Justice kills case management project as scrutiny increases

White House taking closer look at high-risk federal IT projects

As part of a White House ongoing performance review of 26 high-priority IT projects, the Justice Department has canceled a records management project and the Interior Department has restructured another, according to federal CIO Vivek Kundra.

Justice officials have killed the Litigation Case Management System, which was “years behind schedule and over budget,” saving $193 million, Kundra told the Federal CIO Council on Sept. 20. The Justice case management project, now in its fourth year, had doubled in cost over its original estimate. The system would have provided a common case management solution for divisions in the department.


Related stories:

White House takes whack at financial management money pits

White House targets 26 high-risk IT programs for fixes


The IT Dashboard lists Computer Sciences Corp. as the main contractor for the program, pulling in $60.5 million worth of work. The company told the Washington Post that it has no current work on the program but is "ready to support" the Justice Department through any kind of contract vehicle.

In addition, the Interior Department has reorganized its Incident Management Analysis and Reporting System development program for a system to share security, law enforcement and emergency management information, Kundra said. By establishing incremental deliverables, Interior will accelerate delivery of services for its 6,000 law enforcement officers, he said.

The Office of Management and Budget started a review process for troubled financial management system projects in July and for 26 high-priority IT projects in August. In both programs, the IT projects are being reviewed by agency CIOs and OMB officials.

As part of that review, Kundra last week announced terminations and restructurings of financial management system development programs at four agencies.

 

About the Author

Alice Lipowicz is a staff writer covering government 2.0, homeland security and other IT policies for Federal Computer Week.

Reader Comments

Sat, Sep 25, 2010

It always amazes me that the larger the company, the bigger the failure rate. Why doesn't the government use smaller vendors that must have a successful project to continue to grow and will do everything to make sure the project delivers on time, within budget and without the creative change orders? Why is it that they never hold the large vendors accountable before they pay invoices? I have not figured out how these contractors get millions if not billions before anything has been signed off on? As a small vendor I have to fight to get invoices paid, months after a solution or service has been delivered and signed off on. Ours are pennies in comparison. Creative legal teams that craft proposal responses and contract verbiage that can be interpreted as they need I suppose. The funny thing is you read about these failures all the time but the agencies still buy. Haven't they figured out that they are just going to get more of the same?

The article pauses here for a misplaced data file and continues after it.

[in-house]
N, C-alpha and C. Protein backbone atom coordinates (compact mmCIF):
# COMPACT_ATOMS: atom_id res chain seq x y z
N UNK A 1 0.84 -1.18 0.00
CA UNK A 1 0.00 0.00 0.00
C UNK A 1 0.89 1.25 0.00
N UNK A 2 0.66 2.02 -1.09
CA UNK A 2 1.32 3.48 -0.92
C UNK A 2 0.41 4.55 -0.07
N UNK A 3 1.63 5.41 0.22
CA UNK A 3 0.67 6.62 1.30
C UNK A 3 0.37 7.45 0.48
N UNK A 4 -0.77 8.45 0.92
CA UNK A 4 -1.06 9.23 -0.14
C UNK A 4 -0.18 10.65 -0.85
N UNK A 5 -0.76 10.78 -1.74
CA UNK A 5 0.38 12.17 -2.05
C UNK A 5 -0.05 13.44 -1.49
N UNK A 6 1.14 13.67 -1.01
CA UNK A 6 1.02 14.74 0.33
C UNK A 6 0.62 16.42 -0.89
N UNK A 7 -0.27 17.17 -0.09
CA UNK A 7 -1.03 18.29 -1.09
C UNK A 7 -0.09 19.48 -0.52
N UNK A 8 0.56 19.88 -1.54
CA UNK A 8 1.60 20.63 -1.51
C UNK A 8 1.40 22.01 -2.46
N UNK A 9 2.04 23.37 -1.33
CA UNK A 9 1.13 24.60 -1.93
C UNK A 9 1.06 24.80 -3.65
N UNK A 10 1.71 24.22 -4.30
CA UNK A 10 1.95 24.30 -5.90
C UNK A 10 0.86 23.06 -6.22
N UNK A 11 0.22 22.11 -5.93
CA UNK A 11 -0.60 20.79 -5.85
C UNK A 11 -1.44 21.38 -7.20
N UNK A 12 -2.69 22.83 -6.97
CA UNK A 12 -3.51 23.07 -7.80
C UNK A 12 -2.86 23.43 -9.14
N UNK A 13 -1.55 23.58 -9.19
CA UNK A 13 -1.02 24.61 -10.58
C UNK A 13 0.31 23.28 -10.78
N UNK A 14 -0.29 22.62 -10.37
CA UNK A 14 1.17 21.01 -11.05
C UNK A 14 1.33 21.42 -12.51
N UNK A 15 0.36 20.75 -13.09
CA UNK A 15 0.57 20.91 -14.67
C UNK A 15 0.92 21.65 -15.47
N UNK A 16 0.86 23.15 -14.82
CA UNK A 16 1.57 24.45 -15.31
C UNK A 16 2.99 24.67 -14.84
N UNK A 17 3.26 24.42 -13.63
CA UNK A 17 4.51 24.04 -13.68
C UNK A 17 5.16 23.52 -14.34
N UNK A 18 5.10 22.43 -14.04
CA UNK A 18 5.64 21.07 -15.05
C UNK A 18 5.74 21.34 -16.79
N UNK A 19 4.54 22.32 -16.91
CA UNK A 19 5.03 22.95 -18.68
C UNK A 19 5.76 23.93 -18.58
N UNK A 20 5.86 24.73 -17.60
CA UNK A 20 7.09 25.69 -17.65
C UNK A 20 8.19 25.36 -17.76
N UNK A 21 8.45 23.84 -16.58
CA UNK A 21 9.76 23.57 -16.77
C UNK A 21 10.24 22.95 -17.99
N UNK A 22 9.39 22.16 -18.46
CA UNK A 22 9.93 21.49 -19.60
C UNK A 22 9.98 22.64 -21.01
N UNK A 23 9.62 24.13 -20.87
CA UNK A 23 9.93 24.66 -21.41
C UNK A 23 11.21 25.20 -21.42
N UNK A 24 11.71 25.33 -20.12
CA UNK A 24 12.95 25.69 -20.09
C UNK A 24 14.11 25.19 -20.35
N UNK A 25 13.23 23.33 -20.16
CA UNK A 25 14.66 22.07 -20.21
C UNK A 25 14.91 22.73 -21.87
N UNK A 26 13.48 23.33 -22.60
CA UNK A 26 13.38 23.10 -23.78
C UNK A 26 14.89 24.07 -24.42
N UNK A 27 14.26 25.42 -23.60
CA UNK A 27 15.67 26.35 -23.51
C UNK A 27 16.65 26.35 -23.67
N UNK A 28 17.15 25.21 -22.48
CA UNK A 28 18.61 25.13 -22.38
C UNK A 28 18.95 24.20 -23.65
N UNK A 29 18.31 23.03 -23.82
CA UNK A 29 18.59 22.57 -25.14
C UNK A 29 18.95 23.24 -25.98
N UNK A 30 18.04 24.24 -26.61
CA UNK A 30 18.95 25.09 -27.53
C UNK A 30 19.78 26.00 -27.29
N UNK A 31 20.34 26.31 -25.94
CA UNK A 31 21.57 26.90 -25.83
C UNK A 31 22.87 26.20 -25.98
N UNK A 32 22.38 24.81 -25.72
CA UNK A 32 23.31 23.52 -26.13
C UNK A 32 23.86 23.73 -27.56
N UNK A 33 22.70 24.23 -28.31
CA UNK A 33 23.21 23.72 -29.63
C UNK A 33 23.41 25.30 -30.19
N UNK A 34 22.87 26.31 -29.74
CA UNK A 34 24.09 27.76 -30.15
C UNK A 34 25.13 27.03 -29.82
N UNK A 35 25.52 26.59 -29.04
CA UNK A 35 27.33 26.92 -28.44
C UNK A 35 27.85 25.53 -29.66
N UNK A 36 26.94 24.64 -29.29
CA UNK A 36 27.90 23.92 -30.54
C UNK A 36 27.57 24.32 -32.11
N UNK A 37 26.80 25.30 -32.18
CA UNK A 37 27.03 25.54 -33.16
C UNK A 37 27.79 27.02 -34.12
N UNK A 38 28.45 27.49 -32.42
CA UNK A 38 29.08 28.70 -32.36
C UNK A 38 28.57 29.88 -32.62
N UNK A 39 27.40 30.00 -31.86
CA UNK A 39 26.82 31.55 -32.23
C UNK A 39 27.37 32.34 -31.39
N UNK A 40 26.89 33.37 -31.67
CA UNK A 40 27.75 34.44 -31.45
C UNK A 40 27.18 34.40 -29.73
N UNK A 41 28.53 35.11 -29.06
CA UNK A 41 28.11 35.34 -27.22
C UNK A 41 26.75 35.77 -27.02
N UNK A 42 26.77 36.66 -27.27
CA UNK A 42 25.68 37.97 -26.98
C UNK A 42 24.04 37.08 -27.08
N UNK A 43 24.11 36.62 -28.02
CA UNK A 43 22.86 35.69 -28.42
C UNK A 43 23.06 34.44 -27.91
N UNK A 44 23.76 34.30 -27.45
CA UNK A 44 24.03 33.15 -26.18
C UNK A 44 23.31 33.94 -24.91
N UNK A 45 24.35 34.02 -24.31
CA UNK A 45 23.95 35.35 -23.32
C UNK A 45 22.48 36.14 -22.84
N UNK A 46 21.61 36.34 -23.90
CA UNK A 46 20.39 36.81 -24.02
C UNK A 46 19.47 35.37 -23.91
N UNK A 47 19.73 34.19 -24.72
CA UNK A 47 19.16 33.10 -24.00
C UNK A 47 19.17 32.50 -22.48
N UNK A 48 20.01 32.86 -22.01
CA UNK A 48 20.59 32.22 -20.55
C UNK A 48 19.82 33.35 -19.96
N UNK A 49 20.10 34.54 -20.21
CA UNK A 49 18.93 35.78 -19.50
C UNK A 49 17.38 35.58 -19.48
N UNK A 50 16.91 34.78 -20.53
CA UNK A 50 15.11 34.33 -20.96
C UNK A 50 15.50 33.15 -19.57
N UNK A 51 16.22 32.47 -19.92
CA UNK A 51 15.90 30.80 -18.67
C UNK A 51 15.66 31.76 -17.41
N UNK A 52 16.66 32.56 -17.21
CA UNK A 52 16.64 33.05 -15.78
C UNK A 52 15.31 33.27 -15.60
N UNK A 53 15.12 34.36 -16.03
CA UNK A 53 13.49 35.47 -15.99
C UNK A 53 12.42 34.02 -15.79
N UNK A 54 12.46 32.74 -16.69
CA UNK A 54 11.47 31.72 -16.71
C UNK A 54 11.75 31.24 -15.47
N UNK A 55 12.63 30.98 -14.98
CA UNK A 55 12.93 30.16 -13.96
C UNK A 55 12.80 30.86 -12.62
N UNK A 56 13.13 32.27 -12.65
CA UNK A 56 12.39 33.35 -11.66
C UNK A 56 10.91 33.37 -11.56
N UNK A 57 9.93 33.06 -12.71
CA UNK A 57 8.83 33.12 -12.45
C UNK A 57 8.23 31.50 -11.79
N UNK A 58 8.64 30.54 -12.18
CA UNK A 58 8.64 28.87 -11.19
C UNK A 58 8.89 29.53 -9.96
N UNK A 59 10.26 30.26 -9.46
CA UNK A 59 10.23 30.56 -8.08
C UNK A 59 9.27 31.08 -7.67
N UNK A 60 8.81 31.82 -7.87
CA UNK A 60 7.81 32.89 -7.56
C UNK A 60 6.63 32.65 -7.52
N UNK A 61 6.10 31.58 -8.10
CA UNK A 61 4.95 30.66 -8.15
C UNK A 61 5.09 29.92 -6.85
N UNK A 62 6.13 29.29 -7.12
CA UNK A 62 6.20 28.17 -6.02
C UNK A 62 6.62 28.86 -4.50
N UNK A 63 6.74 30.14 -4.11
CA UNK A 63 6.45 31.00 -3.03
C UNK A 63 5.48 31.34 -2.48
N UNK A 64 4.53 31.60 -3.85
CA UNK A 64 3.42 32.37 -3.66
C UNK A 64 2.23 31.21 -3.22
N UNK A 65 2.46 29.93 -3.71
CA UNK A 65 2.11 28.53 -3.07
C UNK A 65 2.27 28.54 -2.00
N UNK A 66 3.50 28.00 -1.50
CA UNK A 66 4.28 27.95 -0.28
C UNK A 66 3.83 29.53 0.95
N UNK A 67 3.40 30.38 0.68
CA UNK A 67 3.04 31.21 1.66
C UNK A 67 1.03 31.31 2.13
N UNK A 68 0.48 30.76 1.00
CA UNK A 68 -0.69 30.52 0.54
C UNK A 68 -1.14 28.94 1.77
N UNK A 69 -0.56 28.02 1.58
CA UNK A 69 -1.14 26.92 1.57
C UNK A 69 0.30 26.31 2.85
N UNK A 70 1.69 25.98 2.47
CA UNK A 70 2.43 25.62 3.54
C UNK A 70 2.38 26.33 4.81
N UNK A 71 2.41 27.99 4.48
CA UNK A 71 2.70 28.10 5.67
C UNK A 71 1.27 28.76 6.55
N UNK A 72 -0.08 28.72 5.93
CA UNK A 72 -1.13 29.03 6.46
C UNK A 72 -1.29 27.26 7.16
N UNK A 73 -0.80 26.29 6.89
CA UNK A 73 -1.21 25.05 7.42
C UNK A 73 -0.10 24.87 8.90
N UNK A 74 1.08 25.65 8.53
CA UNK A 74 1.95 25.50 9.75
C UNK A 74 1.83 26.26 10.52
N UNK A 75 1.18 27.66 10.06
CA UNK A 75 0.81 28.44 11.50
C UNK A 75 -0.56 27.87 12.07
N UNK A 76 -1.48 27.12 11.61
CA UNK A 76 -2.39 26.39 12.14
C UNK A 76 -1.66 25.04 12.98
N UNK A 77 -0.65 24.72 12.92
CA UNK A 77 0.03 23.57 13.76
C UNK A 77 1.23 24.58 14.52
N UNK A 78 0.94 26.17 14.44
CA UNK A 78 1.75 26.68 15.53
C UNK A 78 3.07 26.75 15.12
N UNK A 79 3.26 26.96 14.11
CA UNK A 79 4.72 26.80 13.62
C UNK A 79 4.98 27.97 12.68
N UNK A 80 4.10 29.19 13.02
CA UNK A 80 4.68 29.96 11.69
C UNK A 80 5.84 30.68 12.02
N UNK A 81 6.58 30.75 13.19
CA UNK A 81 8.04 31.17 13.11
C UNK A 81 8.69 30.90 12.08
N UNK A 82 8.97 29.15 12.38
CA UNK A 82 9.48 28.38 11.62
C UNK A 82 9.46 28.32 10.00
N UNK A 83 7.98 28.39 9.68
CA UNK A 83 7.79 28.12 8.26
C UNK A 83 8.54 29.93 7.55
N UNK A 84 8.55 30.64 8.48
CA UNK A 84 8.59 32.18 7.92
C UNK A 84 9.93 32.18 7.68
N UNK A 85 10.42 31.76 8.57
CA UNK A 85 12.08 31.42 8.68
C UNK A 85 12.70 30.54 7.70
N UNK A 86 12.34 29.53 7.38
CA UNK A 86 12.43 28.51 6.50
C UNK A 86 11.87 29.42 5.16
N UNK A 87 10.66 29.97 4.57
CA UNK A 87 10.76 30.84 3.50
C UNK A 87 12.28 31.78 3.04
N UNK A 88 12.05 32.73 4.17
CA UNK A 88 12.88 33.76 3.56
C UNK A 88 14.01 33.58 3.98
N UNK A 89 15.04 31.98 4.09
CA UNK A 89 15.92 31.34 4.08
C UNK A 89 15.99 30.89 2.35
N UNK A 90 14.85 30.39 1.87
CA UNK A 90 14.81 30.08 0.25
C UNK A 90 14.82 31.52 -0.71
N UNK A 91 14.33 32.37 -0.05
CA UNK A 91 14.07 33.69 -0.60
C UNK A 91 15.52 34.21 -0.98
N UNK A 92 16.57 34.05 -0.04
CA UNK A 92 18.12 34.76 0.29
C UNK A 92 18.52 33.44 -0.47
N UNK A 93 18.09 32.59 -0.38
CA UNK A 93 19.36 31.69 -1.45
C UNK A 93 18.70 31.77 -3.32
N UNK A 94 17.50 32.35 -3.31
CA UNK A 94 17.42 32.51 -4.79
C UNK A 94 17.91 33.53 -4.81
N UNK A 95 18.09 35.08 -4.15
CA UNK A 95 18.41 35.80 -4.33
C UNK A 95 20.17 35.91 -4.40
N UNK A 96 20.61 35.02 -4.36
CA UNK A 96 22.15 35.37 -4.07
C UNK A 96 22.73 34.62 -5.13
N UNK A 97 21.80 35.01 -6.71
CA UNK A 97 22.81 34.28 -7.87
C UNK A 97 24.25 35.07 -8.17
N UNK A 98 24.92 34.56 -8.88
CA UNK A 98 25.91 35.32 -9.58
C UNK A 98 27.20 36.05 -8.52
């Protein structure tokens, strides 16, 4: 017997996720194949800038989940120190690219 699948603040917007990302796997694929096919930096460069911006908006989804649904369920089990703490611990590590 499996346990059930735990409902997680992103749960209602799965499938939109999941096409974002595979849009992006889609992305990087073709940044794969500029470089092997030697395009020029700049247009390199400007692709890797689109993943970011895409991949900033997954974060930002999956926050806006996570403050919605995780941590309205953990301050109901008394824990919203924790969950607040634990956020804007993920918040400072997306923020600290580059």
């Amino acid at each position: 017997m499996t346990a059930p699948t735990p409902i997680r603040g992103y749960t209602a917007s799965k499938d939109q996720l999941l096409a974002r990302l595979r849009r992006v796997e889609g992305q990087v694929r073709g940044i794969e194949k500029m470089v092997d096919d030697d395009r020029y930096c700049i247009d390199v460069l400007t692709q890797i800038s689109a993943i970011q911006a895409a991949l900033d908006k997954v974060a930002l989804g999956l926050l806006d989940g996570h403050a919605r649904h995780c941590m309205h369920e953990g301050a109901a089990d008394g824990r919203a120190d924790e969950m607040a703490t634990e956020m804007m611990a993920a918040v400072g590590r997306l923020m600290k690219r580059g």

Wed, Sep 22, 2010

OK, so killing a project is the easy part. Actually saving a troubled project is hard. I just don't understand why the administration would consider killing a project like LCM and not ensure the work and resources already been done be used as part of a future restructured project. Obviously there is a need. Otherwise, the administration did not really save money they wasted it.

Wed, Sep 22, 2010

It troubles me that yet another DOJ case management effort has failed. This has to be the fourth or fifth failed attempt since the early 80s. The easiest thing to do and Kundra had gotten quite good at it is wave the white flag and cancel projects. What about holding the agencies involved accountable and doing a deep dive to document exactly why DOJ and others like the FBI can’t seem to introduce technology that will improve the productivity and quality of core mission processes! DOJ tried to implement a Consolidated Case Management as far back as the early 80s. But couldn’t even get the litigating divisions to agree on the definition of a “case”, “matter”, etc. Where was the leadership/sponsorship to get basic issues like this resolved? Kundra should be looking at ways to turn these repeated failures into successes.

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